Not all smallholders are career farmers. If you’re growing coffee to support a subsistence existence, you farm because you have few, if any, economic opportunities. That’s not a person who has chosen to farm, so much as it’s a person who is poor and without other means to get the cash they need for essentials. That is a person who may and likely should give up farming at the first possible opportunity.

Though much nostalgia distorts and defines our perception of small family farms, the 80%/20% rule applies: for most, farming is a difficult, high risk, low reward activity. This is rarely disputed. In every developed economy on the planet, when farming is no longer the only game in town, people leave it as soon as possible. Every modern economy has transitioned through an agricultural phase for a better life. Investments in this type of farmer will not likely produce a long-term return on investment. Incentivizing more, low quality, low-value coffee from more of the world’s poor could result in significant harm.

It’s the buyer’s job to determine which producers are a good investment. It’s their skin in the game.  If this is a producer, picking green cherry, using their plants like an ATM machine for a little cash here or there for as long as soil and plant health allow, then paying more for the green will not likely result in that producer making investments in their production. It’s a nice bonus, and this will result in modest, short term economic gains, helping to achieve the goals and missions of development agencies. But these income increases are not sustainable and completely dependent upon the goodwill of downstream charity-minded supply chain actors.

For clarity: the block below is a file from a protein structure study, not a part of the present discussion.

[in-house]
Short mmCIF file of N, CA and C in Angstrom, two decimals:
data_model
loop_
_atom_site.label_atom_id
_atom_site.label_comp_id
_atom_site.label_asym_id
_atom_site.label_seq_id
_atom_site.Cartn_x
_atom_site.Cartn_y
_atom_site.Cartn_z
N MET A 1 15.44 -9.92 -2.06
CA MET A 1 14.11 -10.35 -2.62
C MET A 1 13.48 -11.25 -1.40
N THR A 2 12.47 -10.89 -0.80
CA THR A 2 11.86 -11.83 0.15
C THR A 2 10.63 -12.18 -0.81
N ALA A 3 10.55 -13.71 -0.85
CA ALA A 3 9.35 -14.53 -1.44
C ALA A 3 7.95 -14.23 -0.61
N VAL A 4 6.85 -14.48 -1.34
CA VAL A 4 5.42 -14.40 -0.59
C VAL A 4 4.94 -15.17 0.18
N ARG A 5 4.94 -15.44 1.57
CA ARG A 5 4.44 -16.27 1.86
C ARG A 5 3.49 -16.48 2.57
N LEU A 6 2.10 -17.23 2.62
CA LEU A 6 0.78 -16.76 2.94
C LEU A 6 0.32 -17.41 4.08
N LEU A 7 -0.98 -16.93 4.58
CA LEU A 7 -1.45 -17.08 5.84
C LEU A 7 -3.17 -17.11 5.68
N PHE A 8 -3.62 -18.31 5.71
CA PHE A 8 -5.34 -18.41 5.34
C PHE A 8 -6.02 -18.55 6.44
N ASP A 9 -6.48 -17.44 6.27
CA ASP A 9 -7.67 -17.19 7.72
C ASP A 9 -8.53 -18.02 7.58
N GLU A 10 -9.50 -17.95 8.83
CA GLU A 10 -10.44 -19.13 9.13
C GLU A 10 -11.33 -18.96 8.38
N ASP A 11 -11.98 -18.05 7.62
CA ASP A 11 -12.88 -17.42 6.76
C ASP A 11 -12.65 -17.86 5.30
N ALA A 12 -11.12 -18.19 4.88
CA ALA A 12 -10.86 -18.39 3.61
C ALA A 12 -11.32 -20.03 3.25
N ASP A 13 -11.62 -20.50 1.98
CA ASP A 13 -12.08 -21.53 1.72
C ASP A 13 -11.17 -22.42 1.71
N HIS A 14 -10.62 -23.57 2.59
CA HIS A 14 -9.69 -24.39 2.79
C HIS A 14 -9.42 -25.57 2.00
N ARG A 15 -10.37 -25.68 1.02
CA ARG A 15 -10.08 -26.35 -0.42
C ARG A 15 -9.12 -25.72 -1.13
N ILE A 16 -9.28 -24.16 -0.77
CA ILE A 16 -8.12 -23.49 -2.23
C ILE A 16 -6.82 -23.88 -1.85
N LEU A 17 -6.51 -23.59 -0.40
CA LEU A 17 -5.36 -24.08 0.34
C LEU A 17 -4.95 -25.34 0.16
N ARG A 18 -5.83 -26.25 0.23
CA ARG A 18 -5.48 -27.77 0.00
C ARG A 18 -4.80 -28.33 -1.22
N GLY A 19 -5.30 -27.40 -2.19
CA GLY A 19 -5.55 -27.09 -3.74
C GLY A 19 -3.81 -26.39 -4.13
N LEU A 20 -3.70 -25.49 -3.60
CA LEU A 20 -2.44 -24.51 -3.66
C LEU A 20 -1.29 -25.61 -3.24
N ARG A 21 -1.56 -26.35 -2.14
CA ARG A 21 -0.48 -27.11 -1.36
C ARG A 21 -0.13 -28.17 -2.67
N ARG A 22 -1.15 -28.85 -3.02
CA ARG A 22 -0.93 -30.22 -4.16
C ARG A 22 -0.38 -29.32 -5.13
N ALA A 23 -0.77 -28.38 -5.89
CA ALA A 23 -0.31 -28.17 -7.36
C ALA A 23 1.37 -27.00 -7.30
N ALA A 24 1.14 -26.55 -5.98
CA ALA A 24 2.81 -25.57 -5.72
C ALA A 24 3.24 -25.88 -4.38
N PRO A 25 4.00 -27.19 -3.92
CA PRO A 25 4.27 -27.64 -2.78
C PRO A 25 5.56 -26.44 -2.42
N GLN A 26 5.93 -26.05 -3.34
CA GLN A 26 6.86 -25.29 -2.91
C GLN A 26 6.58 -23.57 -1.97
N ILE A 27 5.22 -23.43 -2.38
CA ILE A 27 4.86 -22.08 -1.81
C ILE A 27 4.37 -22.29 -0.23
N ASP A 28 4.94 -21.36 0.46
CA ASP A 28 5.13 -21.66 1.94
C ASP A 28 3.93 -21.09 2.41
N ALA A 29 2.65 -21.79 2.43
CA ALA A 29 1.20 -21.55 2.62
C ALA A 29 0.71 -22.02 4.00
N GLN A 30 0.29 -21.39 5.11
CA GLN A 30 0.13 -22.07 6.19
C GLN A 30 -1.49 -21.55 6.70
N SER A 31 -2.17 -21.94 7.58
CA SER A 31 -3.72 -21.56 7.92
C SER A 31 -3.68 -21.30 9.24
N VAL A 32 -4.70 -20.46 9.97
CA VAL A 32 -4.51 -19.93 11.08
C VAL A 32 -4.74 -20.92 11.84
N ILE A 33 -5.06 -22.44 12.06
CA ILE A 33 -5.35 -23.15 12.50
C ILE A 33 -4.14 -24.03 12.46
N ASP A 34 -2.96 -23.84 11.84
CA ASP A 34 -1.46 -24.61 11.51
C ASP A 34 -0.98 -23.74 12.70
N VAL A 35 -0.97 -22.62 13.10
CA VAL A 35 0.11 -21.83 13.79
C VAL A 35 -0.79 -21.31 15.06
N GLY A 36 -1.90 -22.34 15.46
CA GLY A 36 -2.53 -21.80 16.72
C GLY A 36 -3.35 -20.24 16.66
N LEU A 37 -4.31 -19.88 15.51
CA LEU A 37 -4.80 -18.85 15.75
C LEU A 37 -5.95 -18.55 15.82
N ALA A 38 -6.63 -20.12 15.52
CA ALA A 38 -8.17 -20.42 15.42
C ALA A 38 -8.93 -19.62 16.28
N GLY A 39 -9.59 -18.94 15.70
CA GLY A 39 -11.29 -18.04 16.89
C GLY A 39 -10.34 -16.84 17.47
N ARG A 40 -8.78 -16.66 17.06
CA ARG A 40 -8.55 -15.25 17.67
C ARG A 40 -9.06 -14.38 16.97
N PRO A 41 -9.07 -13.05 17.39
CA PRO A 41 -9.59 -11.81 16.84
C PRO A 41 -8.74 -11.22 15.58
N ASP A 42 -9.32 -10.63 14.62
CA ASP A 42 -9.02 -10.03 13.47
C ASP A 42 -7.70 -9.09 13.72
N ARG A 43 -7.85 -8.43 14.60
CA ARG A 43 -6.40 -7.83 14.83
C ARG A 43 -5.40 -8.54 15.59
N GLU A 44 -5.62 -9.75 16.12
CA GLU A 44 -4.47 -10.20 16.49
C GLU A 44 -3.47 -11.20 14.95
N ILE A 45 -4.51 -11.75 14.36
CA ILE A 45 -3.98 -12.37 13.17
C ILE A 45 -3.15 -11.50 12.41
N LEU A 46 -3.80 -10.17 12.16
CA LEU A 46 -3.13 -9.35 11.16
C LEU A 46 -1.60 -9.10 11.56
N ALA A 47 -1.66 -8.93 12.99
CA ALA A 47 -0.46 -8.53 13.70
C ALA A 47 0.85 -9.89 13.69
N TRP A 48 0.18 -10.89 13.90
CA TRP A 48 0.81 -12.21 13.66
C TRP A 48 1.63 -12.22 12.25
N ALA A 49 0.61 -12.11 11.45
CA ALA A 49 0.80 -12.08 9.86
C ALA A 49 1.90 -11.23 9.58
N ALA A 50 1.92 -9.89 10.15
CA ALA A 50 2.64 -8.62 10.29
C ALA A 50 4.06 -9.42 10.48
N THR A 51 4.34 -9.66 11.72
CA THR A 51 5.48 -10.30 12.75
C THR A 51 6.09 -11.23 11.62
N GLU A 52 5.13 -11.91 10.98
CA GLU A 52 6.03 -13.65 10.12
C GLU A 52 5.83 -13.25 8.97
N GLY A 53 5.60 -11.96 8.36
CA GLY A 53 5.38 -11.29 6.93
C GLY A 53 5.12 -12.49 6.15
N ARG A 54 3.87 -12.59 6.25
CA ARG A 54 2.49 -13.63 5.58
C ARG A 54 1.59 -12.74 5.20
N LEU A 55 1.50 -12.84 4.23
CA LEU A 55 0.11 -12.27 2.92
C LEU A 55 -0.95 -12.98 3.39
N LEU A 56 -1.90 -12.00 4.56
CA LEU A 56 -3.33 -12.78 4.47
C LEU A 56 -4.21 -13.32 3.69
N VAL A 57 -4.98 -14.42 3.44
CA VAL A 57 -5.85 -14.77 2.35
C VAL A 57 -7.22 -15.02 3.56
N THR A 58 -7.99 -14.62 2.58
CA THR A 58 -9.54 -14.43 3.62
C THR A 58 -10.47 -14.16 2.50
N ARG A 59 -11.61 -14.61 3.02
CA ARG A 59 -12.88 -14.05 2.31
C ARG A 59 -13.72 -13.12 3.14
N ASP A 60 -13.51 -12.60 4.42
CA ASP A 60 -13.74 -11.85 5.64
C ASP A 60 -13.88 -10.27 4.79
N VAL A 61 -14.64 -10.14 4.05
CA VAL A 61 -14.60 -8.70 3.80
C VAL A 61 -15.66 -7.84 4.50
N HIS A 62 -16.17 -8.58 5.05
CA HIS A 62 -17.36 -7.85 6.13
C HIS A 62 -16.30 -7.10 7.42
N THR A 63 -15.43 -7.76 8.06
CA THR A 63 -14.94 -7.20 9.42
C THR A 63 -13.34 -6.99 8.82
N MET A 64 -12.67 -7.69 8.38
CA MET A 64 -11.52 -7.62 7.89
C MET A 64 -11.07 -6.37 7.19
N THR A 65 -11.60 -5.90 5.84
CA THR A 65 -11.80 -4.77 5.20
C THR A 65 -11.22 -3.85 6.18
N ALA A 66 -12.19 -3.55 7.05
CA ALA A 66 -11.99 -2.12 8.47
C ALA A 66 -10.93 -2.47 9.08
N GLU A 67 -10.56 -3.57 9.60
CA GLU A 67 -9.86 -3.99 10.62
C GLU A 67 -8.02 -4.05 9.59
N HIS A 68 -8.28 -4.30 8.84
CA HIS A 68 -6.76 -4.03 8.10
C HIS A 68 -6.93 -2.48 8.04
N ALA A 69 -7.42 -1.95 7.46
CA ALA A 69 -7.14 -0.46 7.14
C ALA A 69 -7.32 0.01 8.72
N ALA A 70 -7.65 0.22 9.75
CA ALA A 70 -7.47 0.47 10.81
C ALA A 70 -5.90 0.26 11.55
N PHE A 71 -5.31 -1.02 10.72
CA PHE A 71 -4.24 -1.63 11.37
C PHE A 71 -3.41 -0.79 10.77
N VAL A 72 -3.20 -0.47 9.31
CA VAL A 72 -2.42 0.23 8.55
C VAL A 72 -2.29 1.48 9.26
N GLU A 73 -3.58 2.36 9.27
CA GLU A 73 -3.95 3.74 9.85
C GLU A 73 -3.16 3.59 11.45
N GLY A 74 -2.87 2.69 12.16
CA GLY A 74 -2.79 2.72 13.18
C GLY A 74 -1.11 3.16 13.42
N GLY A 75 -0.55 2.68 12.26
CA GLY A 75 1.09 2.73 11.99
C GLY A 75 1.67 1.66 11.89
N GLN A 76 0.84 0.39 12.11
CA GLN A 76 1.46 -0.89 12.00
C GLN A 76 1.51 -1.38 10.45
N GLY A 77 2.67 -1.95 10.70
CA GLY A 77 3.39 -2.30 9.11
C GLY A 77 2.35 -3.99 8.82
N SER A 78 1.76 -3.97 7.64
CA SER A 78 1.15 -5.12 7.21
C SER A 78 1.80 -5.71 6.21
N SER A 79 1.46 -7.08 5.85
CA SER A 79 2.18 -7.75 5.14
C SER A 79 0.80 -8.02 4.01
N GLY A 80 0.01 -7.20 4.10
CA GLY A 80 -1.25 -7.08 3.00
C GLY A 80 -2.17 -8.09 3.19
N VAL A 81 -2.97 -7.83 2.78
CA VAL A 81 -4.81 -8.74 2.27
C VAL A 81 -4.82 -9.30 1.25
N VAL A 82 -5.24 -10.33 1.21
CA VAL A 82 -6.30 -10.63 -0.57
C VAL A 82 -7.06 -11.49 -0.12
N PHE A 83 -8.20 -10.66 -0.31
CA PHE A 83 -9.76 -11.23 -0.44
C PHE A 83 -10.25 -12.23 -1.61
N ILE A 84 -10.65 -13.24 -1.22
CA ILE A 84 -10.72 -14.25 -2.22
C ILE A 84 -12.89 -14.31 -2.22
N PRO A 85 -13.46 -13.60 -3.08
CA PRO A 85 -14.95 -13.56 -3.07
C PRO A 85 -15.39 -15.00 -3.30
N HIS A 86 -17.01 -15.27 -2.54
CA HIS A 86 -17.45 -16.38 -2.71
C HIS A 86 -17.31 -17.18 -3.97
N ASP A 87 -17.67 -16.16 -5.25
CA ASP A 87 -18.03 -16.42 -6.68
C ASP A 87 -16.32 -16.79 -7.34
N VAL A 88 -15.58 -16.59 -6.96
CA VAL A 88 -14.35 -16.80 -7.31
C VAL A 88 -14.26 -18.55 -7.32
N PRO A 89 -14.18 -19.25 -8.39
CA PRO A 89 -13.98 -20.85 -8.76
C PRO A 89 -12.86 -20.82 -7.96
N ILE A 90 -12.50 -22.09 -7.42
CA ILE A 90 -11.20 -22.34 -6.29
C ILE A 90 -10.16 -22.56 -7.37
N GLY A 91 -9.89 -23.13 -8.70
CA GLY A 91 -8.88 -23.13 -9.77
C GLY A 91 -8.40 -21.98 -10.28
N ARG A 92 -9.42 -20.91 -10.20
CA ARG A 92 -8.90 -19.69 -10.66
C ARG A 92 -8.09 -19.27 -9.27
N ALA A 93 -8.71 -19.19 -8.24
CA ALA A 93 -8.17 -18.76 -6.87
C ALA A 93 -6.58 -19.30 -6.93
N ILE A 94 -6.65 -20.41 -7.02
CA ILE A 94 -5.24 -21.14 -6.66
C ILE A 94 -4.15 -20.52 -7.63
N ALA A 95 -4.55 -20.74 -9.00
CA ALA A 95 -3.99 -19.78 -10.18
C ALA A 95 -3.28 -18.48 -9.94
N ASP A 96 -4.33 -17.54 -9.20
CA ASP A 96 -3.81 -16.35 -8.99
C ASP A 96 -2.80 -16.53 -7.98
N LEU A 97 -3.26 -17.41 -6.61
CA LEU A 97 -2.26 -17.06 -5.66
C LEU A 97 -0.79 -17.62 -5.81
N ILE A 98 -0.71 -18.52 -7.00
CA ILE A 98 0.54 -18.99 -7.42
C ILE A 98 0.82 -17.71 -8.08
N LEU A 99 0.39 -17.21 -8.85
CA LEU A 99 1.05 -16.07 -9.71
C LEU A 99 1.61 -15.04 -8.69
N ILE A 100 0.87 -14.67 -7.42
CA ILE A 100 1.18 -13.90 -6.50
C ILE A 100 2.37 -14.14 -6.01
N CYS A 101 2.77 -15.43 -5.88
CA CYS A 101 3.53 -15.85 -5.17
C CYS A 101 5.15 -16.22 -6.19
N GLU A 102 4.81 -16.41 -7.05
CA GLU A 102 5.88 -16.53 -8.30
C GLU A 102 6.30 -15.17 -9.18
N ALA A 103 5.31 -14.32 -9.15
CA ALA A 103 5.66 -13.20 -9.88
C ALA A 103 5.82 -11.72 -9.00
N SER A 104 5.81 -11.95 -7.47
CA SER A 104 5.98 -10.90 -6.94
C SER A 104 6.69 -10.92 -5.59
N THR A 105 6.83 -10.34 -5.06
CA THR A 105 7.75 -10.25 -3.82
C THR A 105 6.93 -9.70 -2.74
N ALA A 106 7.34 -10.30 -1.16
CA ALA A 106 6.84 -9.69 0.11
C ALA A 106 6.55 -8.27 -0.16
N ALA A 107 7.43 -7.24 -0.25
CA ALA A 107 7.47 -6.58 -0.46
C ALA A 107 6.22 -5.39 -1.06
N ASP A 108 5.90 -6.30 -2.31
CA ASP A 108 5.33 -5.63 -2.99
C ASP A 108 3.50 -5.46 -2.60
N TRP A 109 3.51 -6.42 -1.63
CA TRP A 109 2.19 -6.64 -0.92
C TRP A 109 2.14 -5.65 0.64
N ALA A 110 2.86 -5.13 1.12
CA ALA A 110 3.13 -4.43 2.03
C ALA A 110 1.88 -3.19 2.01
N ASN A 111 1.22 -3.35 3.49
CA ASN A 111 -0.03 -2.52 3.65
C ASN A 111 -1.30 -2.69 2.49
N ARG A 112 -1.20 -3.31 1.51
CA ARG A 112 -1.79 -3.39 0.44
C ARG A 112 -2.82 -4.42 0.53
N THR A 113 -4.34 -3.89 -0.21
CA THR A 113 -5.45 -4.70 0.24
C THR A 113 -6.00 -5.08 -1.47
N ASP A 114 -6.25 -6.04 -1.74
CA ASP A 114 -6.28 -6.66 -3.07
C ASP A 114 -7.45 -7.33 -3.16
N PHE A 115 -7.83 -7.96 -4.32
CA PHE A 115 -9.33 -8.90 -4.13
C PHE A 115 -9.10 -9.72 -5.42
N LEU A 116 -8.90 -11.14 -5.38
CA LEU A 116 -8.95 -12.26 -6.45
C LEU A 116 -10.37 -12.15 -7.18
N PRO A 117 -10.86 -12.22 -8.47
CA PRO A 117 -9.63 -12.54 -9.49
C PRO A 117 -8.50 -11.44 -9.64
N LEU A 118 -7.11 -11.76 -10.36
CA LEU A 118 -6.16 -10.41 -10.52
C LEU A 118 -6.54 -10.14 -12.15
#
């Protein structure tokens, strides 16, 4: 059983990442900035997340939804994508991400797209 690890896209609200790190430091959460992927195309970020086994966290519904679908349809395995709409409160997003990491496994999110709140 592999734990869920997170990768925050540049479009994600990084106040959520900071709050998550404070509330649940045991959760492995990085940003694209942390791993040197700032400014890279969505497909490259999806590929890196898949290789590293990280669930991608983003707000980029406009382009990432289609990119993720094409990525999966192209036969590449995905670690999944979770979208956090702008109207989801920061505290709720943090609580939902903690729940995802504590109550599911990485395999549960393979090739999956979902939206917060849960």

But for those producers showing signs of professionalism, of continuous improvement, of environmental concern and farm resiliency, you almost can’t pay too much for the green. These are small businesses, entrepreneurs, the true engines of economic development in their communities. These are producers who are copied by the neighboring farmers, incentivized to do so by the profitability that is attainable. Talking to, rather than about, smallholders is key. Maarten van Kuelen, Head of Operations at This Side Up Coffees, said,

The importance of the C-price fades when you’re talking about what’s going on at the farm, at the roastery, and at the café. – Maarten van Kuelen, Head of Operations at This Side Up

The chain is the source of value creation, and by connecting these entrepreneurs on equal footing, the chain can make the price. This is one of the key roles and values that green suppliers bring to the table: the facilitation of relationship building.  It is the person in the middle who sees what roasters don’t understand about producers, and what producers don’t understand about roasters. The person in the middle can either exploit this, which results in fragility, or they can work to reduce it, which results in resiliency and sustainability.  The resiliency of the supply chain, then, is only limited by the level of trust, equality, and mutual respect that can be developed.

Coffee production, and more broadly agriculture, is an important economic development tool.  The coffee supply chains around the world, many that are hundreds of years in the making, are amazing.  A smallholder in a remote village of Huehuetenango Guatemala picks a cherry whose seed eventually ends up in my morning cup… incredible.  But top-down, highly complicated and expensive systems of determining appropriate profit margins and living standards, systems that are analytically superb, but ultimately misleading, may struggle to deliver on their intended purposes and could result in unintended harm.

Greg Meenahan is the Strategic Advisor & Program Developer at Equal Origins (The Partnership for Gender Equity).